First aired in September 8, the Wisconsin Public Television put together a program “Wisconsin’s Homegrown Farmer” where our reentry urban agriculture initiative in South Madison was one of the three projects featured.
All of the three projects are great initiatives, with different emphasis. Fast forward to 9:56 time to watch ours.
A new report on community-university research partnerships has been published by the United Nations Education, Scientific and Cultural Organization (UNESCO). I have the privilege to work with my colleague UW-Madison Morgridge Center’s Beth Tryon and Loyola CURL’s Phyl Nyden on a chapter that features a critical analysis of practices in the United States.
The Strengthening Community University Research Partnerships: GLOBAL PERSPECTIVES report outlines a number of important practices in how research partnerships are conducted from the beginning to the end. On their website, the UNESCO introduce the report as “a global study of institutional arrangements for the facilitation and support of research partnerships between Civil Society Organizations (CSO) and Higher Education Institutions (HEI).”
Environmental sustainability is a topic of discussion across the globe. But getting people to act collectively on environmental sustainability, especially in local communities, is fraught with challenges. Sociologically, the challenge is one of understanding how collective action works in order to mobilize community members around environmental issues. An important sociological aspect of mobilizing people for collective action is framing those issues effectively (see Benford and Snow, 2000). Frames are toolboxes of interpretation that help us make sense of the world. We have frames of not just what is right and wrong, but even about what does or does not exist. For example, people have various frames of what “sustainable” is. One person might interpret ethanol as sustainable, comparing it to fossil fuels, while another might interpret it as unsustainable based on an analysis of the energy required to grow and transform the corn into ethanol. Activists weigh into these controversies, attempting to bridge their frames with community members’ frames or transform community members’ frames to fit with the activists’ frames.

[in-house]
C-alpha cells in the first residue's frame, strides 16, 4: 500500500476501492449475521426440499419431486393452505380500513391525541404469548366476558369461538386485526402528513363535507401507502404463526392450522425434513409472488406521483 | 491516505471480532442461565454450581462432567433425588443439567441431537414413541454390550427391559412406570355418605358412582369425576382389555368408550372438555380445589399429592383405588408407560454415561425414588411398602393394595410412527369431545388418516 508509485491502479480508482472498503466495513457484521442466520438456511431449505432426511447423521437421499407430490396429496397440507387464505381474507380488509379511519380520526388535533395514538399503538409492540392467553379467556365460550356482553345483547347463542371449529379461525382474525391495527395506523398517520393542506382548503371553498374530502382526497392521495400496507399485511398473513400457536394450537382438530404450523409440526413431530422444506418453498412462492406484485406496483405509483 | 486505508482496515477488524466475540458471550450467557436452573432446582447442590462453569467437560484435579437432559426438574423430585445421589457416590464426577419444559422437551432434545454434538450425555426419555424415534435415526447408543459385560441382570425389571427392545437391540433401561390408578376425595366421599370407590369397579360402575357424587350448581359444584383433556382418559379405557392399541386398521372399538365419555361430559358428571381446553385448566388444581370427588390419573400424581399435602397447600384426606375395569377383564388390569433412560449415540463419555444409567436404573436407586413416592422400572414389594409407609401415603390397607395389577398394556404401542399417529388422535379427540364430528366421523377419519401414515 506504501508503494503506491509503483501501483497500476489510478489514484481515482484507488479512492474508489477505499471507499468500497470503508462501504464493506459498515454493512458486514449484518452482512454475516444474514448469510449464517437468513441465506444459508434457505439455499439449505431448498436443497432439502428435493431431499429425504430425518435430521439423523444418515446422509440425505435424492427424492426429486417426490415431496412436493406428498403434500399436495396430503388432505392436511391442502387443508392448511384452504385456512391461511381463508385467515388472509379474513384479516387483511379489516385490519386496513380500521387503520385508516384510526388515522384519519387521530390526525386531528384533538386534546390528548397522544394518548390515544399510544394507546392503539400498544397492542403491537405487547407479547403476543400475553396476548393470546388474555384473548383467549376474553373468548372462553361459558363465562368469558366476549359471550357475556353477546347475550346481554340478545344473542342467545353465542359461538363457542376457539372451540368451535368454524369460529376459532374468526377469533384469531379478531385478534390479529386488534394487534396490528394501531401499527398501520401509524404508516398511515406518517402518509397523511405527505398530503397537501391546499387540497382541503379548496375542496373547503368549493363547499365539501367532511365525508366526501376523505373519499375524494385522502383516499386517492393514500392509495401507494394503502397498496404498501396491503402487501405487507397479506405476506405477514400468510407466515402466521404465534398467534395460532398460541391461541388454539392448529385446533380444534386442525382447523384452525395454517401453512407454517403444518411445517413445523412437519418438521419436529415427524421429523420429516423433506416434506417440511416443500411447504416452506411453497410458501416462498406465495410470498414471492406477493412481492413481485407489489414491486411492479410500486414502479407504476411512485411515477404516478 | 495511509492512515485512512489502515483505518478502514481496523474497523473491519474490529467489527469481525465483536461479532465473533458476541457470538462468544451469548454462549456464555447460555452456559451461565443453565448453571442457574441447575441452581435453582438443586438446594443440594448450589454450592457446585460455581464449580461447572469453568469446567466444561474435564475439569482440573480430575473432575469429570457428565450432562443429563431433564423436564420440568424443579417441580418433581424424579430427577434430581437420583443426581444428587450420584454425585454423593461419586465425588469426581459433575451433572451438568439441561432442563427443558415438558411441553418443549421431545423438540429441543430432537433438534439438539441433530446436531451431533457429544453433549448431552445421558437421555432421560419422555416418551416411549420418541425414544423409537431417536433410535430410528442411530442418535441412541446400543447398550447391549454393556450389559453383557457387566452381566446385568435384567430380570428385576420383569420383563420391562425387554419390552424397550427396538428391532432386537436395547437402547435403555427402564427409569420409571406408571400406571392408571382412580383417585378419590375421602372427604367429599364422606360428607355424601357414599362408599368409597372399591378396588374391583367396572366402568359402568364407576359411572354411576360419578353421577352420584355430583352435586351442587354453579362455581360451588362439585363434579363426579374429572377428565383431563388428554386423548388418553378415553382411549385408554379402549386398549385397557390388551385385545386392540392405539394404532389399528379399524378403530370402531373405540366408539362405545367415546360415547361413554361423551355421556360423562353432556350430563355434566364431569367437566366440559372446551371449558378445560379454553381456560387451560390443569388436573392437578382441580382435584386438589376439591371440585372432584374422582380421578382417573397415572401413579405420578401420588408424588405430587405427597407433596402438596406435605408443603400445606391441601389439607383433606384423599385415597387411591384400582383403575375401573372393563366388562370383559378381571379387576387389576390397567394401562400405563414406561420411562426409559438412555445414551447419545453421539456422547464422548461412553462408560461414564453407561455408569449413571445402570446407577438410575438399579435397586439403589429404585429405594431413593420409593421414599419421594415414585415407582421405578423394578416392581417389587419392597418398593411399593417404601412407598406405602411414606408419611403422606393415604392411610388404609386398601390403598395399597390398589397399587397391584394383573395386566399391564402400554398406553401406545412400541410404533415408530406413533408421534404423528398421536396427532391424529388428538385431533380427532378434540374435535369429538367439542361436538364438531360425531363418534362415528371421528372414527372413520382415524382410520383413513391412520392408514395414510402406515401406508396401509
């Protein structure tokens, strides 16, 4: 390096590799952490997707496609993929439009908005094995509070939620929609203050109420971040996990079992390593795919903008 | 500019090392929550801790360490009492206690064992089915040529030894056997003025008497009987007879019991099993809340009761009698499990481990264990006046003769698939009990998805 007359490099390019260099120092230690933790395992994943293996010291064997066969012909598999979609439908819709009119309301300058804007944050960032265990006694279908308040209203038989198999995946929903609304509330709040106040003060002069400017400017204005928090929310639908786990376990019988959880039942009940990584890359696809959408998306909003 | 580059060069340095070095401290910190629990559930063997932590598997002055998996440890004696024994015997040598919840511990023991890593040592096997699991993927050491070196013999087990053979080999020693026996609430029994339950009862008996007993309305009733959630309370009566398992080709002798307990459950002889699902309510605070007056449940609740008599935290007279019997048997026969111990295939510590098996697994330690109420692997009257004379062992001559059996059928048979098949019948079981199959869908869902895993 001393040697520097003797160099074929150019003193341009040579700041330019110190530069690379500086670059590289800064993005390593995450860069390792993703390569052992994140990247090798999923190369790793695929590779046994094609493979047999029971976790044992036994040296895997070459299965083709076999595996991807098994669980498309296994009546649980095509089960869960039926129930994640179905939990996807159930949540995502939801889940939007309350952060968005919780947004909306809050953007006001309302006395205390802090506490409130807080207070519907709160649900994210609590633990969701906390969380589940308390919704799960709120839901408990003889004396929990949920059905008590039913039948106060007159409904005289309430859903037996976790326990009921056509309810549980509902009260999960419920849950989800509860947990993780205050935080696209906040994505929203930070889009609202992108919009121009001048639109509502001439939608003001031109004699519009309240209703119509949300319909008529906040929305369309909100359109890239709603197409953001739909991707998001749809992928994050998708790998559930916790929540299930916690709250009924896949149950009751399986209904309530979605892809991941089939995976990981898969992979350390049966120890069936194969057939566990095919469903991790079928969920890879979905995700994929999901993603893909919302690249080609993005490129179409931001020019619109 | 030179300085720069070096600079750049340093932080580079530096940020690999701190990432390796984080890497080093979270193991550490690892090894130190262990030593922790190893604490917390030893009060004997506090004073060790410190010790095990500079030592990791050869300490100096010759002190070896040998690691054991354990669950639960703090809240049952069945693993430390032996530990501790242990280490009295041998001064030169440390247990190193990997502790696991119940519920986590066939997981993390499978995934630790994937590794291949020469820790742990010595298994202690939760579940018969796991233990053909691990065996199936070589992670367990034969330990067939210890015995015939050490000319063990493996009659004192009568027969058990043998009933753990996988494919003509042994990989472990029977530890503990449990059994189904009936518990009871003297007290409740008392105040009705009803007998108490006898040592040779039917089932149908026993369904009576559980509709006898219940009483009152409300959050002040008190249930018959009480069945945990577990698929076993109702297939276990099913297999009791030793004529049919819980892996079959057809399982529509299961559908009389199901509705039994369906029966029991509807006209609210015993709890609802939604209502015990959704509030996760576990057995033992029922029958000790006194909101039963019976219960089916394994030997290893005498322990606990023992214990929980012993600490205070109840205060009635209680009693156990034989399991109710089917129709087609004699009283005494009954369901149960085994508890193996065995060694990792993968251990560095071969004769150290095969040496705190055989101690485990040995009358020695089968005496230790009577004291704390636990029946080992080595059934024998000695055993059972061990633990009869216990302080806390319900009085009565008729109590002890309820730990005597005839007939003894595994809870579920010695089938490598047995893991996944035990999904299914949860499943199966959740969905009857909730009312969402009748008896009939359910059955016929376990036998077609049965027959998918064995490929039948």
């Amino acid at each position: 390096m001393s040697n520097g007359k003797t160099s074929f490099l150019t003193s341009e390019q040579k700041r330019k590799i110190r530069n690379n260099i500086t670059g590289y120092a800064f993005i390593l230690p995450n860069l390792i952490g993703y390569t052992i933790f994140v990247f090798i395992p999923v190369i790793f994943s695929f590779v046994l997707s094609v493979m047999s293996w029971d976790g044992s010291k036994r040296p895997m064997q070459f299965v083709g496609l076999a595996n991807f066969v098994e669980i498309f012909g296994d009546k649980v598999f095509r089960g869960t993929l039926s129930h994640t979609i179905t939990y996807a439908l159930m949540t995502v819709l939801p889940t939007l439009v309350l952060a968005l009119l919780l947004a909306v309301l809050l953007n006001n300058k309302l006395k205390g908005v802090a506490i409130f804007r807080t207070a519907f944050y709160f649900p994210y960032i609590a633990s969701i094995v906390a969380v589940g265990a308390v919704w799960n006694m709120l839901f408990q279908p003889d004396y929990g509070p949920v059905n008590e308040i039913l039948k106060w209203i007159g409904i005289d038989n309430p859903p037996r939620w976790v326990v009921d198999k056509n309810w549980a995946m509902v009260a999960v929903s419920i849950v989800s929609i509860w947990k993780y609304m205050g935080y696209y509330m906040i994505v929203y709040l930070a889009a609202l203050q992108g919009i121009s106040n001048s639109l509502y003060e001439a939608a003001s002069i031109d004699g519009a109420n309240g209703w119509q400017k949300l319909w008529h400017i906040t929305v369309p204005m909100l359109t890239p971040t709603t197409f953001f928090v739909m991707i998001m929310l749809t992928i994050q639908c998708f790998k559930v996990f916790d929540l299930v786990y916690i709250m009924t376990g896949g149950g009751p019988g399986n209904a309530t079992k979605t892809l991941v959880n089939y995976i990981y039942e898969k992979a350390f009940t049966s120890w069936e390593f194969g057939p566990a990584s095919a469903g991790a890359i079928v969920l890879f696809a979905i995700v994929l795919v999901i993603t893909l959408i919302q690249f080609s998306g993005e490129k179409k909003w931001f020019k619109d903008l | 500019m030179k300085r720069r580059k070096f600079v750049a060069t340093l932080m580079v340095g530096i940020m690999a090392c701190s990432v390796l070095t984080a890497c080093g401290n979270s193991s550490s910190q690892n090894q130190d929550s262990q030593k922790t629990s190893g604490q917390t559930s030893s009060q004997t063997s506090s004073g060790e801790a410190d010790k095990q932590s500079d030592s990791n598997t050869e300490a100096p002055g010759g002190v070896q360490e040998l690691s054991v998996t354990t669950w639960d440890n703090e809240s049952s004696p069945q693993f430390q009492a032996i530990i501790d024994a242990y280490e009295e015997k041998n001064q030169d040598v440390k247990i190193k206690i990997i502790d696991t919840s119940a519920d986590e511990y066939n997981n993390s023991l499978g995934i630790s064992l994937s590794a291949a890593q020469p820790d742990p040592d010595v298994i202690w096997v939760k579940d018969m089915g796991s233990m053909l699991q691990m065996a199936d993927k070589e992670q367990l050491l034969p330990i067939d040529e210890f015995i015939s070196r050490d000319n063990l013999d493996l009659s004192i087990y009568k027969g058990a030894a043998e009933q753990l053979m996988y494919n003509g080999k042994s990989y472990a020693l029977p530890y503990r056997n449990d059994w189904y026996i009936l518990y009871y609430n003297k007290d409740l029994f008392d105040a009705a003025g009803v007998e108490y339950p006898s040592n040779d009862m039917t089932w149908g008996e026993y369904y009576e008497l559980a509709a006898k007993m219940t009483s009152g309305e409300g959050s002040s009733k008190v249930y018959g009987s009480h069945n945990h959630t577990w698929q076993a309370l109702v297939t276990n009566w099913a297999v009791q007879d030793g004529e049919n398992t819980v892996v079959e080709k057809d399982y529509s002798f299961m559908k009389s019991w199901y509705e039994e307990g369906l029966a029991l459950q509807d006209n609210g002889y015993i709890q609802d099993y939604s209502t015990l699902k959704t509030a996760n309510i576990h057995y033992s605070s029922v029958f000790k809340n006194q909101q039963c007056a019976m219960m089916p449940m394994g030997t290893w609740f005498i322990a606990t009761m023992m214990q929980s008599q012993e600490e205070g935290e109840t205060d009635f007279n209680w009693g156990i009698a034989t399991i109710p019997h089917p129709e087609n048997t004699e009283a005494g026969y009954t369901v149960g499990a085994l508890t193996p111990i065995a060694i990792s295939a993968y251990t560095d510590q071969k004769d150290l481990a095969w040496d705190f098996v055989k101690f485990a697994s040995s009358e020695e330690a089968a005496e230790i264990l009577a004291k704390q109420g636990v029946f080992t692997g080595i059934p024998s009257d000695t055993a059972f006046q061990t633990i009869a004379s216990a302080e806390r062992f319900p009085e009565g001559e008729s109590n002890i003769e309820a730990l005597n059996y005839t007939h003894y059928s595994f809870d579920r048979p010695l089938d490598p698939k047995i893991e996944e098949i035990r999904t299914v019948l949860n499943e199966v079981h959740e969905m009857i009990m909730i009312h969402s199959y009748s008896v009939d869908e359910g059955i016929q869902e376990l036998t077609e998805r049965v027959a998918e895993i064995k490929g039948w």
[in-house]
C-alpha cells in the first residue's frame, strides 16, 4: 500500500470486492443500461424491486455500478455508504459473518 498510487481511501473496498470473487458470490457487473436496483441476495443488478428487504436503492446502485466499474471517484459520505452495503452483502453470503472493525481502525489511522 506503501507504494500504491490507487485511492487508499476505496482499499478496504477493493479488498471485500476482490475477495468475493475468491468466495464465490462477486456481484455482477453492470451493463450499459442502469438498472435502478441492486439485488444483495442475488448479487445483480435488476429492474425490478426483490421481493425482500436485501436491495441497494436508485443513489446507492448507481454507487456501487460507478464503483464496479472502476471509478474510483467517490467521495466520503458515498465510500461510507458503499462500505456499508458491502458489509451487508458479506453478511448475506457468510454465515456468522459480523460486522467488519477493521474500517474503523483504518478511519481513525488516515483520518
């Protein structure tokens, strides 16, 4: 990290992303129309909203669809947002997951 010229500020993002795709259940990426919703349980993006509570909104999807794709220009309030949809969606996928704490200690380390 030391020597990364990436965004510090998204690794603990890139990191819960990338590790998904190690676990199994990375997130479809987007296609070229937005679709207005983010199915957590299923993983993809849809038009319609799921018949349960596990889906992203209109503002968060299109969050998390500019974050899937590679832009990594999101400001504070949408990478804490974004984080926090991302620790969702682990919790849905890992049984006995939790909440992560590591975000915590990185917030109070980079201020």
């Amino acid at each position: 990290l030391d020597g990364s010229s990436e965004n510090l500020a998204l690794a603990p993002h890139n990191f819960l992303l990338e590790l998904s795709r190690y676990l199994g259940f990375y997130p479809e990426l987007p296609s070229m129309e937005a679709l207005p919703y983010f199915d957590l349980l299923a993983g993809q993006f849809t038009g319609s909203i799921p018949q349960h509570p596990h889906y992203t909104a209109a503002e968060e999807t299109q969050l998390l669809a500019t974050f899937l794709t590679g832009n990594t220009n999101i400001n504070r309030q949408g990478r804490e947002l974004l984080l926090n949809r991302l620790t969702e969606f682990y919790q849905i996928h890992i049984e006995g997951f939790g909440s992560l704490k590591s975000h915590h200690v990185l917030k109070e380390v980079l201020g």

This article was originally accesible from this link: http://goo.gl/hYaiA. However, for a reason that I am not aware of, it was taken down and therefore it has been unavailable. This article illustrates very well what and how popular education is playing its role in social change. I happened to make a PDF print out back then, so I am able to put it on a web page format for everyone to read.
John Hurst has been a professor of education at Berkeley since 1961. Besides his work in crafting undergraduate education and in popular education, he has played an important role in the evolution of the use of wilderness as an educational vehicle. He helped found and shape the Outward Bound movement in the United States and the National Outdoor Leadership School.
When Rosa Parks was asked by the eminent talk show host, Studs Terkel, what the Highlander Research and Education Center had to do with the fact that she chose not to move to the back of the bus in Montgomery, Alabama, on that fateful day in early December 1955, she answered quite simply, “Everything.” As a result of its educational efforts on behalf of integration, the state of Tennessee closed Highlander in 1960 on bogus charges and auctioned off all of its property, only to have it reopen shortly thereafter under a new name and charter.